What the Supreme Court’s decision on Title 42 means


The Supreme Court has punted a brewing debate over immigration policy until the spring with its decision to keep a Trump administration border measure in place that restricts the flow of migrants into the United States.

The court ruled on Tuesday that Title 42, which for the last two years allowed the government to expel migrants who might otherwise qualify for asylum because of the COVID-19 pandemic, must remain in place.

The decision is a win for Republican officials who opposed lifting the rule, and is a reprieve of sorts for the Biden administration, which had faced growing questions from lawmakers about whether it was prepared to handle the influx of migrants that was expected to follow the end of the rule.

Here’s what you need to know about the rule and how the Supreme Court’s decision will affect what’s happening at the southern border.

A Trump and pandemic-era rule

Title 42 was first implemented by the Trump administration during the onset of the pandemic in early 2020, allowing for the rapid expulsion of migrants at the southern border. 

Officials in both the Trump and Biden administrations have described it as a public health measure, but immigration advocates have argued it is an immigration enforcement tool under the guise of a public health protocol that is keeping migrants fleeing violence and poverty from legally entering the U.S.

Title 42 specifically allows the government to turn away on public health grounds migrants requesting asylum without giving them a hearing. In practice, it has been used against migrants from a number of countries who might have real grounds for asylum, including people from Cuba, Venezuela, Nicaragua and Haiti, among other countries.

The Biden administration sought to lift the policy, and it was set to do so on Dec. 21. But the Supreme Court issued a temporary stay on Dec. 19 to keep it in place. The court’s Tuesday ruling extends the stay at least until February, when it will hear arguments from 19 mostly GOP-led states that oppose the lifting of Title 42.

Buying time

The decision buys time for the White House, which had said for weeks it was preparing for the end of Title 42 but was facing pressure over its readiness for the expected surge of migrants at the southern border.

Officials had yet to release detailed plans about how it might handle an influx of people.

“The Supreme Court’s order today keeps the current Title 42 policy in place while the Court reviews the matter in 2023. We will, of course, comply with the order and prepare for the Court’s review,” press secretary Karine Jean-Pierre said in a statement.

“At the same time, we are advancing our preparations to manage the border in a secure, orderly, and humane way when Title 42 eventually lifts and will continue expanding legal pathways for immigration,” Jean-Pierre added.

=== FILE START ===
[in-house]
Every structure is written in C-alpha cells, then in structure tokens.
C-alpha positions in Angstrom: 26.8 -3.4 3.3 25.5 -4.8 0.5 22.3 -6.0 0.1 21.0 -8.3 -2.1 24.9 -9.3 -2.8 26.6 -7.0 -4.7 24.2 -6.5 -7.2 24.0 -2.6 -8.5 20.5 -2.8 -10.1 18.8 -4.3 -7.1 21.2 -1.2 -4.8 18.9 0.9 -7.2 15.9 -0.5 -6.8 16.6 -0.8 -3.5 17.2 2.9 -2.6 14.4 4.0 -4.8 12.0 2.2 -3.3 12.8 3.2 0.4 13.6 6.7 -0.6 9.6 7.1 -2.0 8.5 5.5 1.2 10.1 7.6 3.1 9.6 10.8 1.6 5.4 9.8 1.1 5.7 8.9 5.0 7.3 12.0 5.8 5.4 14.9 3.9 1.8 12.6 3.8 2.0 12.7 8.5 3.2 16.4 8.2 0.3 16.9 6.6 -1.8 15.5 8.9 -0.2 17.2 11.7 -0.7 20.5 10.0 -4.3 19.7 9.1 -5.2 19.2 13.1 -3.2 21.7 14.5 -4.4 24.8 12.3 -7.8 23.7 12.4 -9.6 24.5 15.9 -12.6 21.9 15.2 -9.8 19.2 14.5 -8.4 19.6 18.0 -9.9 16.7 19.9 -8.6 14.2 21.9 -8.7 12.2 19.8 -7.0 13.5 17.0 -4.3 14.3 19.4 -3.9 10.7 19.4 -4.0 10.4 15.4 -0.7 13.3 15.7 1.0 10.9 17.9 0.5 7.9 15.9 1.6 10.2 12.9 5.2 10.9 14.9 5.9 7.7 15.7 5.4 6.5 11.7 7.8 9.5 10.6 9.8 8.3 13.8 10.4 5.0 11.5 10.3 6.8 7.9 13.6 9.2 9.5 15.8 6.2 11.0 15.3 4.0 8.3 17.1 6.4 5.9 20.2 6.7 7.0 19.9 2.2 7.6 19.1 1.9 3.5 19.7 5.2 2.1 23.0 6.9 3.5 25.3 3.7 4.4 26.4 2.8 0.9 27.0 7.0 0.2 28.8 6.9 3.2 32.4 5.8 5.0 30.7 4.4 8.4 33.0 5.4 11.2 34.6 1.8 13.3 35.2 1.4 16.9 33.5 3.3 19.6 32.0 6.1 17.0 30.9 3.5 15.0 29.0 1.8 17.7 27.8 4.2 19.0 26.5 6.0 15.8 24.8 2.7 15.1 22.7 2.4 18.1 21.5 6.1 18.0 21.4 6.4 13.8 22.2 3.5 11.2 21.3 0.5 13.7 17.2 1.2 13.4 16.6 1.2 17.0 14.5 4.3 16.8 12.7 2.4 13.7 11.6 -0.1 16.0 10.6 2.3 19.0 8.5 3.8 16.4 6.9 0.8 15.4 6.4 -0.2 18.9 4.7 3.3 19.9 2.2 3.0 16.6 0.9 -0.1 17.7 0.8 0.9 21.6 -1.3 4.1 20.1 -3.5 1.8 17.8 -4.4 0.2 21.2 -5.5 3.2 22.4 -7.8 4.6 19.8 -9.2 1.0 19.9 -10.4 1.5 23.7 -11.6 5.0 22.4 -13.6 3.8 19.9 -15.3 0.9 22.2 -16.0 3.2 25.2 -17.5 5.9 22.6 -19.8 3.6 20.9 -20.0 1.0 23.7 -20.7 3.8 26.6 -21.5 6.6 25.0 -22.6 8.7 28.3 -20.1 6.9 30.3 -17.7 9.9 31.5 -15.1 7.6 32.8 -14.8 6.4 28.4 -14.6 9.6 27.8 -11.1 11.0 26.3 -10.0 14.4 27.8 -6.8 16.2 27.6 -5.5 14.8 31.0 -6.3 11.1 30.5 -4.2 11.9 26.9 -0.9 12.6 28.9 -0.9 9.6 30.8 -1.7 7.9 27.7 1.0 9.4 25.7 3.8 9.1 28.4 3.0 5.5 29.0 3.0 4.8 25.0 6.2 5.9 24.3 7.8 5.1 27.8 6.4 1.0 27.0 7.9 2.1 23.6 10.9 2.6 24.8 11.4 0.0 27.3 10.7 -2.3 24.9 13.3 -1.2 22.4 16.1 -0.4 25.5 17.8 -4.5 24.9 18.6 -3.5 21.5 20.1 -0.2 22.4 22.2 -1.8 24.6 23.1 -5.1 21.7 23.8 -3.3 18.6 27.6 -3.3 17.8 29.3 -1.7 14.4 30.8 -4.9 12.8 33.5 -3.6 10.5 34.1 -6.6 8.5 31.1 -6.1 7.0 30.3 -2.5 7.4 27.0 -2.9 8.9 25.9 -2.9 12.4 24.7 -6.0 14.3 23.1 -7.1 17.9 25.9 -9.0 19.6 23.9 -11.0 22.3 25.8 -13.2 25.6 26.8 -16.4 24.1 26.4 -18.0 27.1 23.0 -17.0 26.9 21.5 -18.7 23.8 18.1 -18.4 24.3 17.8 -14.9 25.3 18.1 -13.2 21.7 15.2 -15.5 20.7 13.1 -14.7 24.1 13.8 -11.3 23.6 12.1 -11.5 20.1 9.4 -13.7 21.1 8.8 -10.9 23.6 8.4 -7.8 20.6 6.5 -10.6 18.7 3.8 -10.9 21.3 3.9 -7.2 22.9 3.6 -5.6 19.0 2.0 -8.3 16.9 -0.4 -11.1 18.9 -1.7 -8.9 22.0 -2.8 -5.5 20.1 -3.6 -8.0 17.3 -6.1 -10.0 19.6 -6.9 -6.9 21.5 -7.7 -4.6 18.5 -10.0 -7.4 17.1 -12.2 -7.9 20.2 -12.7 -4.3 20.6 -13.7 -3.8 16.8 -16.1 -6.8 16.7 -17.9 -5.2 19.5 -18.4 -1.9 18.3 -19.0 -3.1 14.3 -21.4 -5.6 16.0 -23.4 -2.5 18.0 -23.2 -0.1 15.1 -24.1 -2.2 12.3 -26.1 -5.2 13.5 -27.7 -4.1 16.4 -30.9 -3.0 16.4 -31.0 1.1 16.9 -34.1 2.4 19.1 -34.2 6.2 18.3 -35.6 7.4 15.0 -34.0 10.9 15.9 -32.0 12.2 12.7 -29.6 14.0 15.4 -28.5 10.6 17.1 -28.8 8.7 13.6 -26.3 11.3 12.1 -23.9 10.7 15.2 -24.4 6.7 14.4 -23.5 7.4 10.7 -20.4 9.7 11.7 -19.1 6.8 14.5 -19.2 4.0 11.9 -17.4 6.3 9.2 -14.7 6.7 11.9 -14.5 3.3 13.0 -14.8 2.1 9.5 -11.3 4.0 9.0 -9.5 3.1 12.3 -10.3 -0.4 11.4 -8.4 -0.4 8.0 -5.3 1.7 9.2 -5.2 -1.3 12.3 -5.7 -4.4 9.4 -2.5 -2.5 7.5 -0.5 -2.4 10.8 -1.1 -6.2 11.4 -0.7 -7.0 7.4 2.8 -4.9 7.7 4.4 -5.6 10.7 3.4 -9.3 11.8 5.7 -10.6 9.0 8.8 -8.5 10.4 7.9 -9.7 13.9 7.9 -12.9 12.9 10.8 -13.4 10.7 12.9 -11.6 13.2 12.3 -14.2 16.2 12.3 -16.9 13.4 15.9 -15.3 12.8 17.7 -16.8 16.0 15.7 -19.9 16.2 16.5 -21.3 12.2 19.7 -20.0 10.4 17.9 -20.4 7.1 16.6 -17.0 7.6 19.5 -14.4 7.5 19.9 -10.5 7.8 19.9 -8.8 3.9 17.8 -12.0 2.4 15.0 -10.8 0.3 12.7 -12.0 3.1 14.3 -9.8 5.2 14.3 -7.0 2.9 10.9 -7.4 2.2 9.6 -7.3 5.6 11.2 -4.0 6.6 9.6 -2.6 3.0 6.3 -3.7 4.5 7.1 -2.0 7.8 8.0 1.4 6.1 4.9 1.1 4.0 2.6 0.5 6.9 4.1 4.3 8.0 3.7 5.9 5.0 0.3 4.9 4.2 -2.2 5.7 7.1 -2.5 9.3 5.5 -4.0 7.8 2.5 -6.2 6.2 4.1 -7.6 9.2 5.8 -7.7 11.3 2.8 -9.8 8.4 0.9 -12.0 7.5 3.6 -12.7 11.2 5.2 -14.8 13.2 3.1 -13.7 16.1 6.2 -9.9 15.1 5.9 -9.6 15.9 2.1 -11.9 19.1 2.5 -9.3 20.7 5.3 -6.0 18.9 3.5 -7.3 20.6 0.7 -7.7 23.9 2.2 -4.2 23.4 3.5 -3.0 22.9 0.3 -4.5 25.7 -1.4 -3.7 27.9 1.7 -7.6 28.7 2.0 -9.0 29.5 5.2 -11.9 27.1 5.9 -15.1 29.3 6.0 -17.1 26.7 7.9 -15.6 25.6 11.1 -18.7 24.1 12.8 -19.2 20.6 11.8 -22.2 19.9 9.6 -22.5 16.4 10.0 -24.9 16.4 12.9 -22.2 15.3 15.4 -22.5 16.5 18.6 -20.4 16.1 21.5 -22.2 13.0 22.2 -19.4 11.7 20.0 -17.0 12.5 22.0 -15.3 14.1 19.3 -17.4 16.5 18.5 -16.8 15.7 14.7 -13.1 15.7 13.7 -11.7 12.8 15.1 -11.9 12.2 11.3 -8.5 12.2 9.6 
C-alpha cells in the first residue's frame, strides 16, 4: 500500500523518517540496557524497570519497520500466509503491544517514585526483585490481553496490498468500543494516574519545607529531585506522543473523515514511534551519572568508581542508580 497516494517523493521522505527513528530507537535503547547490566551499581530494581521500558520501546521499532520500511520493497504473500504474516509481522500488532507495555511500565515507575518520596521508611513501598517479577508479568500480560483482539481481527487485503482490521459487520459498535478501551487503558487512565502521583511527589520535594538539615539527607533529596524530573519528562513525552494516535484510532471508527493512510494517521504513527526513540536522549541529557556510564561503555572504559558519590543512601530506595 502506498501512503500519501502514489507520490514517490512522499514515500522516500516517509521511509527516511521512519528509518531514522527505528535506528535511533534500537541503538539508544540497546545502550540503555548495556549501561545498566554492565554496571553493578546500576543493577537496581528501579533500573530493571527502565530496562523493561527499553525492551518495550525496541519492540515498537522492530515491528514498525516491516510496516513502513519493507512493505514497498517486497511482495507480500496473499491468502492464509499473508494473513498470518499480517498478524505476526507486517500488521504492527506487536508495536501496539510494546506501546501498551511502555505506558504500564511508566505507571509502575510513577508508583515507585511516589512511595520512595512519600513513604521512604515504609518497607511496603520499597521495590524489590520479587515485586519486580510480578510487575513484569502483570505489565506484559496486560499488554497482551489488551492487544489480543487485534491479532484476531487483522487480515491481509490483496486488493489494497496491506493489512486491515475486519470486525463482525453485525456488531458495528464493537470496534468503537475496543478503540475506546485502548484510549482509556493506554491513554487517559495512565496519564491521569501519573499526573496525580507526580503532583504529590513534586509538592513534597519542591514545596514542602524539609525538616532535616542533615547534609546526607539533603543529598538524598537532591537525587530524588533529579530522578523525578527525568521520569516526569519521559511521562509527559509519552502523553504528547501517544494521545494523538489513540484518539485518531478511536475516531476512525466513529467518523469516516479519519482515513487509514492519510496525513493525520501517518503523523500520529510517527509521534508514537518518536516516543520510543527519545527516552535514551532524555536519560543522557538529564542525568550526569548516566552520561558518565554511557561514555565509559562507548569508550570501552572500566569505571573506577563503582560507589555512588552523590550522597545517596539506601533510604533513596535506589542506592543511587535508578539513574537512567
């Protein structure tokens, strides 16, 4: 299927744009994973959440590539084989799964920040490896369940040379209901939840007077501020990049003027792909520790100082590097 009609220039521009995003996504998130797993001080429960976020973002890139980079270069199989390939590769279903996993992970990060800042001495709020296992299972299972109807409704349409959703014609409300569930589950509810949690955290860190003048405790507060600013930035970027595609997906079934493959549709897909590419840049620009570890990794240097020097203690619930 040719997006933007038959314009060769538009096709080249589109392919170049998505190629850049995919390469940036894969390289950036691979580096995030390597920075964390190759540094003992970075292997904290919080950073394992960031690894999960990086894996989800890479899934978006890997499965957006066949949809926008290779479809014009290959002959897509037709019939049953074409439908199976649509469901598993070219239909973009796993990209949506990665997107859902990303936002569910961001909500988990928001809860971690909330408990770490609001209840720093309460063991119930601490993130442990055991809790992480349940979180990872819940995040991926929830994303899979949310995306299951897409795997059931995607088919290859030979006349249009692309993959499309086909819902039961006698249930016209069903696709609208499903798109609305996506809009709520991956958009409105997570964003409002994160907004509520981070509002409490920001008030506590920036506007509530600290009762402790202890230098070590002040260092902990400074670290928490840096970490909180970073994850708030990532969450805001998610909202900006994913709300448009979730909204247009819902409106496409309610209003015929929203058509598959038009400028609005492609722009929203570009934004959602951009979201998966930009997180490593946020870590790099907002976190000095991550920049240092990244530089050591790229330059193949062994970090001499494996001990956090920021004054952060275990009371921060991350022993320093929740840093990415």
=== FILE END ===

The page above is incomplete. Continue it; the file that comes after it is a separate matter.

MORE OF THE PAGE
A surge is expected because without Title 42, thousands of people seeking asylum should under U.S. law be able to request and receive a hearing on their claims.

President Biden said a decision on Title 42 was overdue, and that his administration would continue to enforce the measure.

But the ruling does not solve Biden’s problems completely. Many of those who have been turned away have not simply returned to their home countries, and a final court decision to lift the policy could come in the early summer, when border apprehension numbers are often at their highest.

The White House did not criticize the court over the decision, however, and officials will now have several more weeks to prepare for the end of the policy at a time when Republicans are hammering the administration over its immigration policies.

Legislation

Biden has faced calls from Republicans to visit the border, which they say is at a point of crisis.

There have been a record number of apprehensions at the southern border in recent months. Customs and Border Patrol figures show authorities made 233,740 immigration arrests in November, one of the highest monthly totals recorded.

Officials have called on Congress to pass immigration reform that would provide needed funding for border officials and upgrade what the White House believes is a broken system. But such legislation is extremely unlikely to pass through a divided Congress in the coming months.

The Department of Homeland Security said in a statement Tuesday that the border “is not open, and we will continue to fully enforce our immigration laws.”

“We will continue to manage the border, but we do so within the constraints of a decades-old immigration system that everyone agrees is broken,” DHS said. “We need Congress to pass the comprehensive immigration reform legislation President Biden proposed the day he took office.”

A blow to advocacy groups

In the meantime, the ruling is a blow to advocacy groups who have called for an end to Title 42 for years.

Activists and civil rights groups believe Title 42 was deployed by the Trump administration as a way to use the pandemic to curb immigration, and that the policy has left migrants who would qualify for asylum languishing as they flee violence, poverty and other harsh circumstances.

Lee Gelernt, a lawyer for the American Civil Liberties Union leading a challenge to Title 42, called it a “horrific policy that has caused so much harm to asylum seekers and cannot plausibly be justified any longer as a public health measure.”

Patric Gaspard, head of the Center for American Progress Action Fund, an influential progressive think tank, blamed Republicans for politicizing the issue and blocking efforts on immigration reform.

Gaspard argued there is “no scientific or public health rationale to continue Title 42 because migrants are no more likely than any other travelers to spread COVID-19, making it an ineffective strategy for stopping the pandemic or enhancing border security.”

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